**StATS: ****Multiple methods for computing percentiles (February 13, 2008)**.

A recent discussion on the Medstats group highlighted some of the confusion about computing percentiles. I use a simple formula. If you want the pth percentile of a set of n observations, select the p(n+1) value from the data. If p(n+1) is not a whole number then choose a value halfway between the two adjacent values.

Suppose for example, you have 8 observations and you want to compute the 25th percentile. The value of p(n+1) = 0.25(9) = 2.25. According to this method, you would select a value halfway between the second and third observation. If these values are 10 and 14, then percentile would be 12.

But there are some who argue that you should interpolate. This means that you choose a value a quarter of the way between the second and third observations. This would make the percentile 11 rather than 12.

When p(n+1) is not an integer, some suggest rounding the value down and choosing that value. In this particular case, the percentile would be the second observation (10).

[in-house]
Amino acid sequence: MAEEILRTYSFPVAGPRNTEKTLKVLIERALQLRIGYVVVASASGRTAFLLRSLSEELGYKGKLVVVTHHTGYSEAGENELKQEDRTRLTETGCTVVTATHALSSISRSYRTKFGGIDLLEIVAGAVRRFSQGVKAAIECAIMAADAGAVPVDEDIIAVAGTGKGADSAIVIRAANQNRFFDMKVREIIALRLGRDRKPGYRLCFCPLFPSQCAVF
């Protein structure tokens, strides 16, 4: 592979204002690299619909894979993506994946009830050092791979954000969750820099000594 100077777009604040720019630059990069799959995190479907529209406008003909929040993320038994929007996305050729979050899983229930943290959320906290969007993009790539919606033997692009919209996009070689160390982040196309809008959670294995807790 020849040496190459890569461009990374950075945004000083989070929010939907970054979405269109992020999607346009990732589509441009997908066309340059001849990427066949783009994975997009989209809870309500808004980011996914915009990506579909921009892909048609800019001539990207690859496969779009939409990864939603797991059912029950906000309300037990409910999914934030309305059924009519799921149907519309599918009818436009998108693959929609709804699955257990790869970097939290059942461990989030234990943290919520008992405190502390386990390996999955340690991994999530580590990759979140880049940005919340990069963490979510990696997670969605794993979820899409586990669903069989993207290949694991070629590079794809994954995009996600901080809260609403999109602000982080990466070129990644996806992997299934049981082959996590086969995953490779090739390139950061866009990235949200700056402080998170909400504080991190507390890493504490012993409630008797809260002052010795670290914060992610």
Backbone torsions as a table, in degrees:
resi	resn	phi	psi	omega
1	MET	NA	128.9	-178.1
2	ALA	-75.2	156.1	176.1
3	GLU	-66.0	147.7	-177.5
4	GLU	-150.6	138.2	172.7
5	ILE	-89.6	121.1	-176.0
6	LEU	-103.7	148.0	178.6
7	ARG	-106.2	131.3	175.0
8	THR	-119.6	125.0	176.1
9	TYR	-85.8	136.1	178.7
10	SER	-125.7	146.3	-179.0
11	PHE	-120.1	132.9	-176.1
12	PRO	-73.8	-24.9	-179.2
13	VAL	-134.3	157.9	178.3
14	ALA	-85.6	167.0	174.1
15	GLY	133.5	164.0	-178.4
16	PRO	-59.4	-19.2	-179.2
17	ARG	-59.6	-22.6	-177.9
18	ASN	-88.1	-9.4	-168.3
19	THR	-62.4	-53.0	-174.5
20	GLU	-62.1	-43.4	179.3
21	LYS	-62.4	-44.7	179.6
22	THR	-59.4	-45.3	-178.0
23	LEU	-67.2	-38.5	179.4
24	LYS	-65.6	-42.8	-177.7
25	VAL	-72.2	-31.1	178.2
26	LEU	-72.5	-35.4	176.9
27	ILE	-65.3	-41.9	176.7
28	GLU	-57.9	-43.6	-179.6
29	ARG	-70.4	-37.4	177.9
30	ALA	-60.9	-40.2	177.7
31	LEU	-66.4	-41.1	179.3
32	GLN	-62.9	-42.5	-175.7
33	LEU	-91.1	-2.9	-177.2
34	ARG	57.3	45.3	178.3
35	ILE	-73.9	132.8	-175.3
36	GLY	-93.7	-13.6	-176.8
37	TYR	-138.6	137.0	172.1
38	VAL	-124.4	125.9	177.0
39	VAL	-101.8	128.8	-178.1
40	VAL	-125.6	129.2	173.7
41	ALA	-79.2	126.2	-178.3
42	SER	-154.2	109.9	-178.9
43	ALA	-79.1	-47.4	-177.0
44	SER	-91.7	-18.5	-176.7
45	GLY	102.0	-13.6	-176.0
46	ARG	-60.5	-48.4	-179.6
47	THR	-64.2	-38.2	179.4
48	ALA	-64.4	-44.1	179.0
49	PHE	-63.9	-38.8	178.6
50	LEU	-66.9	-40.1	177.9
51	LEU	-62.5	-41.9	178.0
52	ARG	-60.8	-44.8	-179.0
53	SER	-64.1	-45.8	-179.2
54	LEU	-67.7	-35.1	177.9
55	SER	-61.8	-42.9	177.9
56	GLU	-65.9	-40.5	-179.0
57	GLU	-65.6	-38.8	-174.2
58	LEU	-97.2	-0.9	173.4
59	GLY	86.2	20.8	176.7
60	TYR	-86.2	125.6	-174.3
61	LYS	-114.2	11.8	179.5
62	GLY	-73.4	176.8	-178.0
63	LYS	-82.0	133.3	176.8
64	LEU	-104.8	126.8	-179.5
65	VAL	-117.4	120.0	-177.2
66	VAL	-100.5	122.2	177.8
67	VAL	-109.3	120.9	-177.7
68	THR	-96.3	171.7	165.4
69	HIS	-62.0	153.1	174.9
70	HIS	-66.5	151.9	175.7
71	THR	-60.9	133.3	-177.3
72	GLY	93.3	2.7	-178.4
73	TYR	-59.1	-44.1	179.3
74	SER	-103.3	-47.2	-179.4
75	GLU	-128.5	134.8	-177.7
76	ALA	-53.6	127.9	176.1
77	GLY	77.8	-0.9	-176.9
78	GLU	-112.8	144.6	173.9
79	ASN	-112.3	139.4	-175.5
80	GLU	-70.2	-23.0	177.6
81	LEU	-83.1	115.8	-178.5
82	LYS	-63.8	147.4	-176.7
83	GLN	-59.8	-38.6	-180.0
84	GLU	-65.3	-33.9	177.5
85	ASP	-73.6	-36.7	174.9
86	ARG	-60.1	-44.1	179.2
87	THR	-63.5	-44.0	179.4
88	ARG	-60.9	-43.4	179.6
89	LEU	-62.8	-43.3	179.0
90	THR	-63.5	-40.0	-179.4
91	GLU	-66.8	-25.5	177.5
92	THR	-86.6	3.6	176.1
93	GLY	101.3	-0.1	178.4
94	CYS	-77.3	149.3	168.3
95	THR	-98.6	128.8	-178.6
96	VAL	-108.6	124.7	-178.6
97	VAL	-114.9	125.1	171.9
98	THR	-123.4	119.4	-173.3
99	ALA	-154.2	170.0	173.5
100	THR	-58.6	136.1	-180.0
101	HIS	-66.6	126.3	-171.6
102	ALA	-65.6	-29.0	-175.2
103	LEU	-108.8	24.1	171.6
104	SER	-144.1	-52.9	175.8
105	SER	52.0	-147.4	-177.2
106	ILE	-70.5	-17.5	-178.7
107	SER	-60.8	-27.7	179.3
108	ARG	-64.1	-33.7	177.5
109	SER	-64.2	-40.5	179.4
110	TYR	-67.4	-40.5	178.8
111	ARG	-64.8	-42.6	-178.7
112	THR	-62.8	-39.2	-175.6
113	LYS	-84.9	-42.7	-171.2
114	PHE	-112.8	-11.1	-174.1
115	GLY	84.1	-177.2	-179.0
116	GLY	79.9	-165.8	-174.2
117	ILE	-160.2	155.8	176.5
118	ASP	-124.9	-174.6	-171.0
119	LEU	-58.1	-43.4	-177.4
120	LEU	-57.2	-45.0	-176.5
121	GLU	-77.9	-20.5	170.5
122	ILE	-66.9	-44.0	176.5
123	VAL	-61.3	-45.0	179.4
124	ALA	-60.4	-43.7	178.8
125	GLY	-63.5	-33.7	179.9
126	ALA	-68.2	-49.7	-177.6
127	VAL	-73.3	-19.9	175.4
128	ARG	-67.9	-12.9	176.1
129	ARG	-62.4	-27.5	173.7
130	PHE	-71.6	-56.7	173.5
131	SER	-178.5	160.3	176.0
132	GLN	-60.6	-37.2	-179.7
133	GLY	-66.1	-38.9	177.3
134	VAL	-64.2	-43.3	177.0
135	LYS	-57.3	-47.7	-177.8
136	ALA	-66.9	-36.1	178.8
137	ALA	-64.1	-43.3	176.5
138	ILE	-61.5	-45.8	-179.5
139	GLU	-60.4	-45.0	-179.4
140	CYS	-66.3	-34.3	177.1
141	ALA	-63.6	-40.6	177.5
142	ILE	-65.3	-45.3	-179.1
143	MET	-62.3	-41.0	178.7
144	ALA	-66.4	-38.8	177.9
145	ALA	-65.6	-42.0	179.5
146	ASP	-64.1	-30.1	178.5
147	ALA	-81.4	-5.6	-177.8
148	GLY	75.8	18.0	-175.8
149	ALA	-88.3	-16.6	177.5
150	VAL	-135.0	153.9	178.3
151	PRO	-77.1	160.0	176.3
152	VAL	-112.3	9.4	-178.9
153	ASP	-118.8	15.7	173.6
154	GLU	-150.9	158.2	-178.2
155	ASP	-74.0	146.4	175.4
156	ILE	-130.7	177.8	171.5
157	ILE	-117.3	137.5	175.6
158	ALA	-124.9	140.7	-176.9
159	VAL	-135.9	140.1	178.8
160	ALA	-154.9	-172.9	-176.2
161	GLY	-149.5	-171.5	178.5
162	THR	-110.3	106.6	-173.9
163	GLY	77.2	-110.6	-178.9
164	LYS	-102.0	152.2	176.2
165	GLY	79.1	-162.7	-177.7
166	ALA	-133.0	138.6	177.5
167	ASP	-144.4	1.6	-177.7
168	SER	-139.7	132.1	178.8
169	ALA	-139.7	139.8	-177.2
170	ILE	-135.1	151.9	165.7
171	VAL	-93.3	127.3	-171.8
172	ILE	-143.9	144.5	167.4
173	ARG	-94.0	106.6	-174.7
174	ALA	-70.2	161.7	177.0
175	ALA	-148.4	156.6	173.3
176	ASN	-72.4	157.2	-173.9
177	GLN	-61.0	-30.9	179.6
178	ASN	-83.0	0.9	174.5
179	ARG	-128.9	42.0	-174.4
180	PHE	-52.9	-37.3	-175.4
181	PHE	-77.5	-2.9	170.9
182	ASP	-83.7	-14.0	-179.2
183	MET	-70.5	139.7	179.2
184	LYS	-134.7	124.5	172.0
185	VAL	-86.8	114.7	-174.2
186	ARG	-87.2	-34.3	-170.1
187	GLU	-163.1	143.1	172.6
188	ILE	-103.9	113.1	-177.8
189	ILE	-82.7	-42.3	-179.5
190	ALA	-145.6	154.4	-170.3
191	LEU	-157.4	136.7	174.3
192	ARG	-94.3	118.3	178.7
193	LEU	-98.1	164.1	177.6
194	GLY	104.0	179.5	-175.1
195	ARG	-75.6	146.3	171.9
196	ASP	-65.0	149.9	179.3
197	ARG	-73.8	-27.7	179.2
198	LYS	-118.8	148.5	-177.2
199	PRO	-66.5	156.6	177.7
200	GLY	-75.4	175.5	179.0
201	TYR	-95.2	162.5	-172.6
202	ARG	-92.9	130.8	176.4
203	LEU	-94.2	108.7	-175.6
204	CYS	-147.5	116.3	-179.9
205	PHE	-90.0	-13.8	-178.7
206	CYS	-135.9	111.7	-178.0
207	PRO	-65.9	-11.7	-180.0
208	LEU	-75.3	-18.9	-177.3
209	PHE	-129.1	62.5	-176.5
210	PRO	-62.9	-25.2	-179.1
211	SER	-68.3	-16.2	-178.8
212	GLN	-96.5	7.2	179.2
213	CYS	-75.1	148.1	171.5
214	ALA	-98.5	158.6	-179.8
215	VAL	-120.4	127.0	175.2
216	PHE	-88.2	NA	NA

Some people don't add 1 before multiplying by p or add a smaller constant like 1/2 or 3/8. There are at least eight different methods that are commonly practiced.

There is little practical difference between these methods, and no strong theoretical reason to prefer any particular formula. It only serves as a source of confusion when one statistical program chooses a slightly different percentile than another program.

This page was written by Steve Simon while working at Children's Mercy Hospital. Although I do not hold the copyright for this material, I am reproducing it here as a service, as it is no longer available on the Children's Mercy Hospital website. Need more information? I have a page with general help resources. You can also browse for pages similar to this one at Category: Descriptive statistics.